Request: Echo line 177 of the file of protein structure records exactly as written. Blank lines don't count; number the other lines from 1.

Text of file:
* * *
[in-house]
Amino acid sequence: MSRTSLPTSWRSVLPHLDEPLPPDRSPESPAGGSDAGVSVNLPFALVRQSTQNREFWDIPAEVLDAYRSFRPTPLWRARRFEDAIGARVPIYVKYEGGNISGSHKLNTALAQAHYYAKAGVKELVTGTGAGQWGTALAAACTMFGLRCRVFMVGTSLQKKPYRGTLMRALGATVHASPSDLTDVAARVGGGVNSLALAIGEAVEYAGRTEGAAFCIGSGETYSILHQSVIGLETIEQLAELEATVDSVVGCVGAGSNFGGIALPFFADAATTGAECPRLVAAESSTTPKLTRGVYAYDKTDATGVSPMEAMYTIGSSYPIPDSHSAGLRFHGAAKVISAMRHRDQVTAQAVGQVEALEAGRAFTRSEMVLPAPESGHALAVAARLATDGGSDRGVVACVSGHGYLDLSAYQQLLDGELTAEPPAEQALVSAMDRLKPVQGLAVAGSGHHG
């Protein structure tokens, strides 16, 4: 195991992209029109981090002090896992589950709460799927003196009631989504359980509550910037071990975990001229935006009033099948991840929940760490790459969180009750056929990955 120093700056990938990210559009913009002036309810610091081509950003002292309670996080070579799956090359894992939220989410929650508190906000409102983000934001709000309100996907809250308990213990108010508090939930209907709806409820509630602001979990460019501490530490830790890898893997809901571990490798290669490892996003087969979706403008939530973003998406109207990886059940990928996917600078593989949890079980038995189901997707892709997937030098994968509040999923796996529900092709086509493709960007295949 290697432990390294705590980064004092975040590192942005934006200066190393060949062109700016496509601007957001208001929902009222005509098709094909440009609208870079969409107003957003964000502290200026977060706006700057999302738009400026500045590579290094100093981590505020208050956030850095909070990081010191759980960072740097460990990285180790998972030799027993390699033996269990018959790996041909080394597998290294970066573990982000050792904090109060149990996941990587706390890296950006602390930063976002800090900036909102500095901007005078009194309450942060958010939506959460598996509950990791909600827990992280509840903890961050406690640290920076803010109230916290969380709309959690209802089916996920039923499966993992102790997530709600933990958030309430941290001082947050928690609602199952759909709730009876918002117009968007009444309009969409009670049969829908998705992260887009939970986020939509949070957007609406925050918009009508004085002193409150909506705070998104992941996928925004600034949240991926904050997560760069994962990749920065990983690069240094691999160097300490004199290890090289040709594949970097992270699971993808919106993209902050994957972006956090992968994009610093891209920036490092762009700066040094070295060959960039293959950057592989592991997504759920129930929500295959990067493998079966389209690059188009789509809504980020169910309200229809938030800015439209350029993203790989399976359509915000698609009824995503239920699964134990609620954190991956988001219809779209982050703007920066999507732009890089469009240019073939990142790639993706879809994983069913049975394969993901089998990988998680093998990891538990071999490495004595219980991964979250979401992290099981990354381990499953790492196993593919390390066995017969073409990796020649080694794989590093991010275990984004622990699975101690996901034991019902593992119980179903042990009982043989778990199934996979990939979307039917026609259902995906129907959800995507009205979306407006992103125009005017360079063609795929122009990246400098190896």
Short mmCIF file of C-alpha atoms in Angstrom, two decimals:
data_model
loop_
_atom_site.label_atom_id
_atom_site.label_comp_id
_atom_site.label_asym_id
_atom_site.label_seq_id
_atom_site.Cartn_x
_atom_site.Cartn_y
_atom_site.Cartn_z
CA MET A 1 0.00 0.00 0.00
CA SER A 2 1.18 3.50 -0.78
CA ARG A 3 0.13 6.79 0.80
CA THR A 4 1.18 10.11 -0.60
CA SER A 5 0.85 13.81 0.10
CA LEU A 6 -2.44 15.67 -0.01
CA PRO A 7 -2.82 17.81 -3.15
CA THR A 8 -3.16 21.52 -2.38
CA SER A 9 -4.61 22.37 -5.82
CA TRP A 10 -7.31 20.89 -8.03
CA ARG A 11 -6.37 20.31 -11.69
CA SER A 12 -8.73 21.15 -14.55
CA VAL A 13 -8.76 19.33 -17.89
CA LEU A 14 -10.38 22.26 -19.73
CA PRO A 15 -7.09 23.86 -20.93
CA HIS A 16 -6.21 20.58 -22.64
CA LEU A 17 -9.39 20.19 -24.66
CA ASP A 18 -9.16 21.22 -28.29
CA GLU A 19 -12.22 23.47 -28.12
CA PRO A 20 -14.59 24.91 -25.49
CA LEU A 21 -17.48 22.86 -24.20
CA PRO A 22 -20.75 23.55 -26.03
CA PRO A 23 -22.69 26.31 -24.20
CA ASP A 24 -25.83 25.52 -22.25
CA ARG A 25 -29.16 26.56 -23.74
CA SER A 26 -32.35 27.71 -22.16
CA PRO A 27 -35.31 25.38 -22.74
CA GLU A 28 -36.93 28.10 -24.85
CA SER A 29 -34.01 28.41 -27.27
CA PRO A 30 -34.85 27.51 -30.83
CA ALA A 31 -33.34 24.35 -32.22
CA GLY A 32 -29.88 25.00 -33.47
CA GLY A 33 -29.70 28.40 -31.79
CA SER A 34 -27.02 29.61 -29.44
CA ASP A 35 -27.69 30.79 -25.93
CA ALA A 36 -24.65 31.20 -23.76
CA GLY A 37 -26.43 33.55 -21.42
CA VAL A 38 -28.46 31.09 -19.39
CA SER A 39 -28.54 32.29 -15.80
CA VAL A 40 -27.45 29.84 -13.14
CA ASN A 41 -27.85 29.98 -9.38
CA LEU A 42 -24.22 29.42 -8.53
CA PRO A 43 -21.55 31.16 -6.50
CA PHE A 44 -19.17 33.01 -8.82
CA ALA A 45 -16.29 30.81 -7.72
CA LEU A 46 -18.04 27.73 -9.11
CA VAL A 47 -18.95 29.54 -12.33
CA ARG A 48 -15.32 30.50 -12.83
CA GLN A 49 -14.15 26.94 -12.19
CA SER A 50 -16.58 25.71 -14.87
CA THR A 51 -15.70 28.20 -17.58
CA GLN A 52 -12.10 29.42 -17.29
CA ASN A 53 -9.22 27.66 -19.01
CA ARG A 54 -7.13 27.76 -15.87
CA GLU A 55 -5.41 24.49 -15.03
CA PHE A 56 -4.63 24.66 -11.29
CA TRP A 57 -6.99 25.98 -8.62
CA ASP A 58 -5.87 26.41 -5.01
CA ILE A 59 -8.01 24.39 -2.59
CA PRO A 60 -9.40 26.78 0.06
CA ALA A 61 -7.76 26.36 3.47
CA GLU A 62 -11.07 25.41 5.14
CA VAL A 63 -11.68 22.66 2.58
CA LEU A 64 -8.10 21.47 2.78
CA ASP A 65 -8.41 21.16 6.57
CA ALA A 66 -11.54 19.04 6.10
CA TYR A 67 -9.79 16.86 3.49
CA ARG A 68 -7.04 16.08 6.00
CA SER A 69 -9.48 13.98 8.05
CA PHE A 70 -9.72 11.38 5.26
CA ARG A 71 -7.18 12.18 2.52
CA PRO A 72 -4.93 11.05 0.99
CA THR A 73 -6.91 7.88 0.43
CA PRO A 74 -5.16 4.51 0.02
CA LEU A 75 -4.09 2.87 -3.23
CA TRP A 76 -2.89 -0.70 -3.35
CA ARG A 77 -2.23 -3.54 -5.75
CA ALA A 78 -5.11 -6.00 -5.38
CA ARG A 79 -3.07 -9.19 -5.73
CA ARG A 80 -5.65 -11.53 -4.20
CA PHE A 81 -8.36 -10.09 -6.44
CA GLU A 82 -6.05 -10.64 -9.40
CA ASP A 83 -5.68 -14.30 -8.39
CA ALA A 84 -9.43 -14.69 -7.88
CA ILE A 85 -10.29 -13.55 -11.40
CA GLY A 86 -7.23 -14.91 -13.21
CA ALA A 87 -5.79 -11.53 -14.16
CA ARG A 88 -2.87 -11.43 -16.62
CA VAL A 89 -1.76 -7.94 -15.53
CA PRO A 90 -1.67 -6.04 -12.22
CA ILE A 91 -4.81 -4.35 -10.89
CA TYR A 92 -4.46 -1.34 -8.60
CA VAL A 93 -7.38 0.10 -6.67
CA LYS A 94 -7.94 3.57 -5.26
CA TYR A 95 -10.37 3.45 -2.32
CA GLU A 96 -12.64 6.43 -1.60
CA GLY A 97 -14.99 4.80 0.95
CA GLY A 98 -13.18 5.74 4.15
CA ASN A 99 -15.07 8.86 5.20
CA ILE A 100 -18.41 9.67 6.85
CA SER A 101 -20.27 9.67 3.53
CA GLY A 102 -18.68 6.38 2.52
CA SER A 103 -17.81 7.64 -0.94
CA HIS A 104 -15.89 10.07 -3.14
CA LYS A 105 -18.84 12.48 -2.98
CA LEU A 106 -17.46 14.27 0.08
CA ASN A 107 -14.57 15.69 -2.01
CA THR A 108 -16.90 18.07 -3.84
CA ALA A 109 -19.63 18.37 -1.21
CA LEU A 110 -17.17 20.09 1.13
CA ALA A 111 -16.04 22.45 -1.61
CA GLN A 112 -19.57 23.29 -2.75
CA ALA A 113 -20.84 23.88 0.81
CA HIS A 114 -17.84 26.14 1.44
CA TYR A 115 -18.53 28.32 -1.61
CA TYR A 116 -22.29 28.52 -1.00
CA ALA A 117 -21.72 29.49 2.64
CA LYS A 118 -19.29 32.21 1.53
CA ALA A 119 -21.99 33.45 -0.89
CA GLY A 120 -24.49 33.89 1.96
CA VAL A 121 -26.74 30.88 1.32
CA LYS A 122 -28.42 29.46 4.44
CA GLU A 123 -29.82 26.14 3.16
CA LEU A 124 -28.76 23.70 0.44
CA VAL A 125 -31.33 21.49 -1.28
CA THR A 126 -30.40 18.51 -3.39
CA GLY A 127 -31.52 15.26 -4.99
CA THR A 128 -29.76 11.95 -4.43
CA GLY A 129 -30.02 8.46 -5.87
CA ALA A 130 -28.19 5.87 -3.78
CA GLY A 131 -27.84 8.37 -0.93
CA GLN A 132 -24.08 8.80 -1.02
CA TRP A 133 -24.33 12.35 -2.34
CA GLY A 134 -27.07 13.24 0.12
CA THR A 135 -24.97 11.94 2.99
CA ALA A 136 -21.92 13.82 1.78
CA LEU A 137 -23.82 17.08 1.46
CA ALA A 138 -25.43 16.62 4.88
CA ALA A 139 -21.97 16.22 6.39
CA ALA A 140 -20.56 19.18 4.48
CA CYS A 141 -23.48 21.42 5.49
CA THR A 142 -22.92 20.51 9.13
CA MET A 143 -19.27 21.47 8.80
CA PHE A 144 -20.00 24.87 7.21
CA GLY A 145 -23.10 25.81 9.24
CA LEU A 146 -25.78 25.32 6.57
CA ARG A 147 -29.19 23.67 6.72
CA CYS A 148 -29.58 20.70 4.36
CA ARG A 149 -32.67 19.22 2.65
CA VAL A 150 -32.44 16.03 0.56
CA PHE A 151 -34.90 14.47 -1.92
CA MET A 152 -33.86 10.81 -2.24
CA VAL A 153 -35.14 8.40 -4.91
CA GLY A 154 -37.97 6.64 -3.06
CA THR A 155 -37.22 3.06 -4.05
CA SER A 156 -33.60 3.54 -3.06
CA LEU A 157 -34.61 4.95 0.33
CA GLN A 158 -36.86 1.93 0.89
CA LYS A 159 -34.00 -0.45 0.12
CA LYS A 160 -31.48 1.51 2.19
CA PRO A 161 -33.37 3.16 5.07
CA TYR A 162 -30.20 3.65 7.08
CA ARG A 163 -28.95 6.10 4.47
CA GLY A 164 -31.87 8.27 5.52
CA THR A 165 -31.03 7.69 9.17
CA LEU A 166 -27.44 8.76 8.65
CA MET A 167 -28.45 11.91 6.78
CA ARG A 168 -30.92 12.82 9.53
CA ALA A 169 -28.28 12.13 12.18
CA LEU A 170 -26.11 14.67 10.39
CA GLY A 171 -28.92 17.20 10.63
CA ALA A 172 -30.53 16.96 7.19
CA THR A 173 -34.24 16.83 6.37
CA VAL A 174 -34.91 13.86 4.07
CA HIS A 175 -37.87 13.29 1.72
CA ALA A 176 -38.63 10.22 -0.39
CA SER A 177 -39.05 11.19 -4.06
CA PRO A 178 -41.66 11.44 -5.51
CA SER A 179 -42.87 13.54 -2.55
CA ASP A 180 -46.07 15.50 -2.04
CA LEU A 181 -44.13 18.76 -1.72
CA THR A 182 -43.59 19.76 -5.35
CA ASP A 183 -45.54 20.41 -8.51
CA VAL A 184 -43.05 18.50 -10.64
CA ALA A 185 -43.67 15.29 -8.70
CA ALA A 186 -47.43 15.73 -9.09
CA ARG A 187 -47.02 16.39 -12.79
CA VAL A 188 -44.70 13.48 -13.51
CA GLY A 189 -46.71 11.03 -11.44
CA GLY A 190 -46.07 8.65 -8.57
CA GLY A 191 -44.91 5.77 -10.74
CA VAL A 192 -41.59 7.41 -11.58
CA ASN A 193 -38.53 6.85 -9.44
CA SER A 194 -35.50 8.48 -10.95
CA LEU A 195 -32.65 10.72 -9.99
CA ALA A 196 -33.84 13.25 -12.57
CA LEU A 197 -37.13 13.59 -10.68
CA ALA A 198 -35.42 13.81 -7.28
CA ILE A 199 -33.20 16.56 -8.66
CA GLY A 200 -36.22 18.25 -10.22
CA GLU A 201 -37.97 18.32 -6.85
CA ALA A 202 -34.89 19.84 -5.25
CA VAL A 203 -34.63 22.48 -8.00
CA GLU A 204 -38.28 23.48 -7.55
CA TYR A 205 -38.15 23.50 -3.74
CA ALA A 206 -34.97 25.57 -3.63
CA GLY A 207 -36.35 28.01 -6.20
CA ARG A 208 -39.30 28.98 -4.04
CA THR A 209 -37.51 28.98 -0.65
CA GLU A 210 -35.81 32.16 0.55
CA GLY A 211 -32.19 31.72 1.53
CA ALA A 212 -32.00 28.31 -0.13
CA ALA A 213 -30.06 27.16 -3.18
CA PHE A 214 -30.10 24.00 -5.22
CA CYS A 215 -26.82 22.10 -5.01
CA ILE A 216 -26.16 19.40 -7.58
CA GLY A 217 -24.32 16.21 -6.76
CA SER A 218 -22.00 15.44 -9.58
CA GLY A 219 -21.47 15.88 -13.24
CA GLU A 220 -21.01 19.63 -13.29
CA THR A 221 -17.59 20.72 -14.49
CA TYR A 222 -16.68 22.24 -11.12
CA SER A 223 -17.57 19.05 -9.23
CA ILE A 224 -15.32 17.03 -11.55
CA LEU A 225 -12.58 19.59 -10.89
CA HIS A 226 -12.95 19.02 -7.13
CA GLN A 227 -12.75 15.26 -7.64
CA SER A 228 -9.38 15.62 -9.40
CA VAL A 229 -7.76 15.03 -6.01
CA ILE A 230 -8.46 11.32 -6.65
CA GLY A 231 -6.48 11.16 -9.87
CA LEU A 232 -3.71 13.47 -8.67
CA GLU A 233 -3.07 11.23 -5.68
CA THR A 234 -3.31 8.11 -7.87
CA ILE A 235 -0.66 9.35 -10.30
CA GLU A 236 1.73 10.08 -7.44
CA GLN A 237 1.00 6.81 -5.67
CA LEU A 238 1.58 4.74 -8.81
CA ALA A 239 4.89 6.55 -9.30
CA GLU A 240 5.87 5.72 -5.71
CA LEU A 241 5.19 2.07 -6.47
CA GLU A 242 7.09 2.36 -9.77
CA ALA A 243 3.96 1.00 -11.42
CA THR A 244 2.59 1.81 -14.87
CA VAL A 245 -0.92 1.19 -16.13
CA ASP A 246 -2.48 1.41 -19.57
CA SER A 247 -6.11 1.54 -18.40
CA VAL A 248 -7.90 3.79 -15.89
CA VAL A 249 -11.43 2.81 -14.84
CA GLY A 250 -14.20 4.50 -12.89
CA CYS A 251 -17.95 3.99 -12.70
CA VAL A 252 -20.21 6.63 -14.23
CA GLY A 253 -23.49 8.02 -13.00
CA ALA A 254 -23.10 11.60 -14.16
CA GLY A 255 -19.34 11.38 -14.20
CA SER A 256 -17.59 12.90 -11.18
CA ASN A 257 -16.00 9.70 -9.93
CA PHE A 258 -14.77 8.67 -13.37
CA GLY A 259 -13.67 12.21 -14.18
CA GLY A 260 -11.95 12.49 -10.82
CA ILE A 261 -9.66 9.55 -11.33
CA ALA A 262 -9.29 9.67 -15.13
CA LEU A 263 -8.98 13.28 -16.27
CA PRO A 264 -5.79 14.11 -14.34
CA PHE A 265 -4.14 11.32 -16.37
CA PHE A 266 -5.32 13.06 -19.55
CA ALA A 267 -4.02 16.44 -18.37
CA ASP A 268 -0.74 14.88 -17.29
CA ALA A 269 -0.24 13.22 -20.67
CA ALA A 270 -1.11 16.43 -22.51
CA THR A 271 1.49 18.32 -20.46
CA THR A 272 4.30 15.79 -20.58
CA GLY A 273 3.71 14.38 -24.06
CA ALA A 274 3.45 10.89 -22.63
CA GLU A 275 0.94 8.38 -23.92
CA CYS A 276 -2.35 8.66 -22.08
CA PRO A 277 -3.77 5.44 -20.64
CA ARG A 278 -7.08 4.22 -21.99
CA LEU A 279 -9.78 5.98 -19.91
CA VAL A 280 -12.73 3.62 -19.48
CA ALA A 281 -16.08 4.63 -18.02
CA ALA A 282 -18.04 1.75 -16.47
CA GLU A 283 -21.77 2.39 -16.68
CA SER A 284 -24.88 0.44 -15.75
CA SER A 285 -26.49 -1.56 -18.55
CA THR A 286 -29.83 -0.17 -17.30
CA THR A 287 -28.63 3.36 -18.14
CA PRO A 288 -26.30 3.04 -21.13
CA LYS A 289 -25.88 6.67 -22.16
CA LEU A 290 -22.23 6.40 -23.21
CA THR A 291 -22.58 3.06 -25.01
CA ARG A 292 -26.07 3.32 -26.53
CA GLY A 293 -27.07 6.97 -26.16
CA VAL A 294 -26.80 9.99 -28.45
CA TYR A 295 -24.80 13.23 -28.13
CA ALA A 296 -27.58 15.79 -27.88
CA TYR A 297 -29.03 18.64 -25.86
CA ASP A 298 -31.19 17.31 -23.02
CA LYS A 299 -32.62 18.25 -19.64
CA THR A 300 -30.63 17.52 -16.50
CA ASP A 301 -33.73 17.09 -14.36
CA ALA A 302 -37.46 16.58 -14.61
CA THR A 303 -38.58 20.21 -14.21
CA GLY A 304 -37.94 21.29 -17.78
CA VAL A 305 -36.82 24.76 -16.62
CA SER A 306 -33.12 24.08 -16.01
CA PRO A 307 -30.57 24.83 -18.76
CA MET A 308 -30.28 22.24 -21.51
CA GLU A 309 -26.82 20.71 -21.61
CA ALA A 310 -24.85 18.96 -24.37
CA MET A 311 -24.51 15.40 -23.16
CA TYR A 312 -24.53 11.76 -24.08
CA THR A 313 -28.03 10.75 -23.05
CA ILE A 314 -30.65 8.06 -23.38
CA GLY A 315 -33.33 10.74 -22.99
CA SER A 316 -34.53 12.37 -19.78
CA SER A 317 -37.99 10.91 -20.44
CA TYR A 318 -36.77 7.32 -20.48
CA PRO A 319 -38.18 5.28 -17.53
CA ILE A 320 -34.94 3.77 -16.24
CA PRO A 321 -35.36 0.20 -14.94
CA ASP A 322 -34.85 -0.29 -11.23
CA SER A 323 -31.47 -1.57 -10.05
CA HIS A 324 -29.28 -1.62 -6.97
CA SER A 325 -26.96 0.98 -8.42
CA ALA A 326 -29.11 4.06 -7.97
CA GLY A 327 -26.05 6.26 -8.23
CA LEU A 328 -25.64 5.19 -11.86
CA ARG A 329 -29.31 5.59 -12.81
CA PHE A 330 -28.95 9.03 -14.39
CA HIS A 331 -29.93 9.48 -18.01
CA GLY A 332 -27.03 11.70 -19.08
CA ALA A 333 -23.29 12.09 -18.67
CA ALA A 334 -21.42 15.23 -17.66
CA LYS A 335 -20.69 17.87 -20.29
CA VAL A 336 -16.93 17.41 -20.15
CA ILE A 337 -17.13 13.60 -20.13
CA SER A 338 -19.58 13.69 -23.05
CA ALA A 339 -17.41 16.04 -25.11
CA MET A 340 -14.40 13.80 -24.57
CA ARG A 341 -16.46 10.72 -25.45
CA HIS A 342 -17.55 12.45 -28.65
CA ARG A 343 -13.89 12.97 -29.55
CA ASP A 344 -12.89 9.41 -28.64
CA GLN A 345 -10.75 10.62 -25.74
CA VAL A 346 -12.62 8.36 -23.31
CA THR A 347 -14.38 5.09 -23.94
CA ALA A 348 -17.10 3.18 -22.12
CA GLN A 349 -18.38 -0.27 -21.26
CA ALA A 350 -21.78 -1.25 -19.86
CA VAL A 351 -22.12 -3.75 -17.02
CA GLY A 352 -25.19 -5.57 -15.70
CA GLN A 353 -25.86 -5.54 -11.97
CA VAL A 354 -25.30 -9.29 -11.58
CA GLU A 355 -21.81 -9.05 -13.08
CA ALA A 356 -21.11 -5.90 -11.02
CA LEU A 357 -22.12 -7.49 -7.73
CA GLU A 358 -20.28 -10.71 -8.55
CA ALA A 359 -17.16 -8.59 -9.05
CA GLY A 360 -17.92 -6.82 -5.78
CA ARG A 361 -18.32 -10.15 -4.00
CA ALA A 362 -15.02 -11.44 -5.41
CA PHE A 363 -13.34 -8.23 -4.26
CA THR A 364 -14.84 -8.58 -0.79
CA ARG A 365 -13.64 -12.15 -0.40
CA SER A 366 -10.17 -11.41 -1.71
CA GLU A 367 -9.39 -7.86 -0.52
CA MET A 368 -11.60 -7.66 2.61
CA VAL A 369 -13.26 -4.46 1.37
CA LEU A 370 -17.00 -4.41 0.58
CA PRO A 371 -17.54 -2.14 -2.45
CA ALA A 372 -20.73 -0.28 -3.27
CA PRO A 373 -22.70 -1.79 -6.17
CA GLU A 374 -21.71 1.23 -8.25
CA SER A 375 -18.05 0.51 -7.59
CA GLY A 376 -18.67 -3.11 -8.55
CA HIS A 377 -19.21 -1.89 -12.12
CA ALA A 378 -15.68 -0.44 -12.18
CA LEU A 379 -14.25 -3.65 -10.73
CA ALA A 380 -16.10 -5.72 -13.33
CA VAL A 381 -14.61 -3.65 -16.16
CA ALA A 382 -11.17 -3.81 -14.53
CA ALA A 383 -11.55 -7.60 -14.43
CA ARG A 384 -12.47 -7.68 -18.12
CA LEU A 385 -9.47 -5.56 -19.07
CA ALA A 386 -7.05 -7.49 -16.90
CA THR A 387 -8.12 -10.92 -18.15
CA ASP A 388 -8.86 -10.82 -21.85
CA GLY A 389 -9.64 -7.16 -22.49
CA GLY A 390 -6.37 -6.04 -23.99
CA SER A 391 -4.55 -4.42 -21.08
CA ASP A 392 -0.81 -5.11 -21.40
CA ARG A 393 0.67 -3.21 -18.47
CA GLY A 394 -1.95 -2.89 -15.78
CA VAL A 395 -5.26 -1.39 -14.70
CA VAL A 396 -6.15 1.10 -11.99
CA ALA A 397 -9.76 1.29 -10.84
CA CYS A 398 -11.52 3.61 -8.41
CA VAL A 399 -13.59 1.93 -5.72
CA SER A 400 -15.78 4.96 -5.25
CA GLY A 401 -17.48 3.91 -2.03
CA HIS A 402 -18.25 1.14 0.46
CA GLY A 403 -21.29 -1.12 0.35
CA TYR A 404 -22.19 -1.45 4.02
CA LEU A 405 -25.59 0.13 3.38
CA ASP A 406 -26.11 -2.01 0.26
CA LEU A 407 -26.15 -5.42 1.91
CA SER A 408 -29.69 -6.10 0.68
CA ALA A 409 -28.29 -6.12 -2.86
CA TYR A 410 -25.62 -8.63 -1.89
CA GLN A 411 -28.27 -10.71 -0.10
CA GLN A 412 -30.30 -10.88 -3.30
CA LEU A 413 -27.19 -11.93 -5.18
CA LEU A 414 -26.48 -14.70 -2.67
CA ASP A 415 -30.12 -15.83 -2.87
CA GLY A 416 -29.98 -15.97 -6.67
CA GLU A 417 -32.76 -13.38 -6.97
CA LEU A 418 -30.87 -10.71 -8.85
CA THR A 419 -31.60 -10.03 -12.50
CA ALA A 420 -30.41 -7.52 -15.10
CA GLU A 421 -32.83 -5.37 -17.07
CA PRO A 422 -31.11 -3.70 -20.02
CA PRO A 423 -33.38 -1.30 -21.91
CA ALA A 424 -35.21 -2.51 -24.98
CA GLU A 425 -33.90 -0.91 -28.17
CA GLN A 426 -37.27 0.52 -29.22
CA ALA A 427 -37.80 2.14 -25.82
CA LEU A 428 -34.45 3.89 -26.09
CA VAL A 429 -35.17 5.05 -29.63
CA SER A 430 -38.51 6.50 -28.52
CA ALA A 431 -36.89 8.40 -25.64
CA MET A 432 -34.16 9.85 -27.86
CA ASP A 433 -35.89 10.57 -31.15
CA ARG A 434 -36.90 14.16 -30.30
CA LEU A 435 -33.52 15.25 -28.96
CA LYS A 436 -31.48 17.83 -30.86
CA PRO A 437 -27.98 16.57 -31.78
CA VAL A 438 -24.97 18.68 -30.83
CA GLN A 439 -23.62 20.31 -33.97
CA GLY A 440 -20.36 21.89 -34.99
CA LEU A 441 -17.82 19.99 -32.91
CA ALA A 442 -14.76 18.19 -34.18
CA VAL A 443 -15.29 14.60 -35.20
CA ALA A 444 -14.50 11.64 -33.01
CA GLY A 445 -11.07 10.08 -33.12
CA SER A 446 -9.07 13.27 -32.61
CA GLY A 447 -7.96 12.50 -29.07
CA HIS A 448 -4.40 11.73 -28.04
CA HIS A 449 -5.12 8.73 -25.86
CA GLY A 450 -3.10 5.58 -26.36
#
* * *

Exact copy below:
CA GLY A 164 -31.87 8.27 5.52